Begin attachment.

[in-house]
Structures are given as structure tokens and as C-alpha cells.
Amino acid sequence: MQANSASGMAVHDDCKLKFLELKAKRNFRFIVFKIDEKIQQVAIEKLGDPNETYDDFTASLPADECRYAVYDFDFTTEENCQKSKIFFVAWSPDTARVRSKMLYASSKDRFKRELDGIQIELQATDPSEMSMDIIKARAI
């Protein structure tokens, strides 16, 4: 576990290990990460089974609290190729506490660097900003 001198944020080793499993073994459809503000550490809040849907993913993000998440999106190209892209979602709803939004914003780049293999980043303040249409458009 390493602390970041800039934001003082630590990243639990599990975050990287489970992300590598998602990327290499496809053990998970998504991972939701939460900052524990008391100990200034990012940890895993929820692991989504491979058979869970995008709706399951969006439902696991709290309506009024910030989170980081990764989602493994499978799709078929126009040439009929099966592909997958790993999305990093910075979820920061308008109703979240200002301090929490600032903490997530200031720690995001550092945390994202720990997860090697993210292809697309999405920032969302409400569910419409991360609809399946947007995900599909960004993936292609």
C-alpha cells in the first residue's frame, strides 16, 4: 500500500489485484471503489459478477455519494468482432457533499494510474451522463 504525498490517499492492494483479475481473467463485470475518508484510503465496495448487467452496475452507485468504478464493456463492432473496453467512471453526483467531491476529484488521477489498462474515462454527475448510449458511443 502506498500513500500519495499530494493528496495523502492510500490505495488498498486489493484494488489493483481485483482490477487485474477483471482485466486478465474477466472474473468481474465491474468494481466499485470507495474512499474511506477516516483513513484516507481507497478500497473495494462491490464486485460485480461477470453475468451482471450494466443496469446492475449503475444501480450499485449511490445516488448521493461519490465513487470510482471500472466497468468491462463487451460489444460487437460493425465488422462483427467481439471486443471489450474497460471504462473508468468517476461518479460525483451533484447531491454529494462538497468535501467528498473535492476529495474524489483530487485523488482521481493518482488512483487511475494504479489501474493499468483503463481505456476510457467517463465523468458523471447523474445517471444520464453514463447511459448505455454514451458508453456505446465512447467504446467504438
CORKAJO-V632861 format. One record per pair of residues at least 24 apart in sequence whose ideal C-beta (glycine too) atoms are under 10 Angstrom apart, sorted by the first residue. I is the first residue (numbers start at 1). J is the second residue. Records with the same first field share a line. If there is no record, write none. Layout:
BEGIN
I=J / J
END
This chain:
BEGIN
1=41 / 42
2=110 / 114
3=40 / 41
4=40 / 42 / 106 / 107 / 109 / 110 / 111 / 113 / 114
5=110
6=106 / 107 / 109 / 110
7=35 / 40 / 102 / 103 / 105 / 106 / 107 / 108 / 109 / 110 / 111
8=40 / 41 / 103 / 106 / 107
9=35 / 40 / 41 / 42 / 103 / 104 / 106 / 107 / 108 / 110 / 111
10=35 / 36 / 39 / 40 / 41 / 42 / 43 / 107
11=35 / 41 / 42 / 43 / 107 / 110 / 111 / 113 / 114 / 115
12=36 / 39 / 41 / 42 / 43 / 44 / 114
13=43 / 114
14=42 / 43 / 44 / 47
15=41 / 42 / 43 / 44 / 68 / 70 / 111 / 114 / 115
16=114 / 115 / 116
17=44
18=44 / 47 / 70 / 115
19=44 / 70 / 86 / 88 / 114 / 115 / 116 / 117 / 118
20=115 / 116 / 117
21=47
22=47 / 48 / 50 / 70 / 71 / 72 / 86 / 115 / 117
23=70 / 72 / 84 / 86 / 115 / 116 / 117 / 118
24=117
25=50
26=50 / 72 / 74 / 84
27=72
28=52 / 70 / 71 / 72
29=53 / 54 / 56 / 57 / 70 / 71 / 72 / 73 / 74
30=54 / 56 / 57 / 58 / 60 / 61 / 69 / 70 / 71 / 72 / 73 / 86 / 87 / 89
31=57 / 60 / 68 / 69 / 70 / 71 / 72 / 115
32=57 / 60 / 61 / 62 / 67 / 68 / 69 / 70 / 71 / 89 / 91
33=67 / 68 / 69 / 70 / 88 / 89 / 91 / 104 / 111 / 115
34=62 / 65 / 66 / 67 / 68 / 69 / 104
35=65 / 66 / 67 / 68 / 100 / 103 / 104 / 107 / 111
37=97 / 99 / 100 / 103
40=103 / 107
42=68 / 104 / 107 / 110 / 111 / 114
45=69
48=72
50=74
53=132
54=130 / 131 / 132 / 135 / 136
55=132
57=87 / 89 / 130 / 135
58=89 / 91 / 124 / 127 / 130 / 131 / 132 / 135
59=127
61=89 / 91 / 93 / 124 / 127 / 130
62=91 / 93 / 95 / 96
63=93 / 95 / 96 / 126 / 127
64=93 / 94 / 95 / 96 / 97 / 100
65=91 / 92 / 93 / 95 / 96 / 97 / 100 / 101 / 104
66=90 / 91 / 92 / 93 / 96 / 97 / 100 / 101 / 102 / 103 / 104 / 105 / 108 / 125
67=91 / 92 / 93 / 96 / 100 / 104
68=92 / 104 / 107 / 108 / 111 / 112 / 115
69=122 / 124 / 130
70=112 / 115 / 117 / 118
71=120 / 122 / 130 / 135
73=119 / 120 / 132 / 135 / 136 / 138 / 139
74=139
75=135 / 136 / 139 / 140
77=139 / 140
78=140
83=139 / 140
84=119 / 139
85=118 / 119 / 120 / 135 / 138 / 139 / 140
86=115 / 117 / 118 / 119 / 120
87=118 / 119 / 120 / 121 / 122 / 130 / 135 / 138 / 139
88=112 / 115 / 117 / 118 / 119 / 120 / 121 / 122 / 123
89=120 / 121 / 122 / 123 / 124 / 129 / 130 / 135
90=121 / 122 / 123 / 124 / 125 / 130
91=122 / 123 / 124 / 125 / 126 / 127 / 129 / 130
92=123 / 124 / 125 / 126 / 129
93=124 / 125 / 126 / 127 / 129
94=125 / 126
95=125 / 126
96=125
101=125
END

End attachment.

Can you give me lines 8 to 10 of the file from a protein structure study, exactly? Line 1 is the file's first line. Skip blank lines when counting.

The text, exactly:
I=J / J
END
This chain: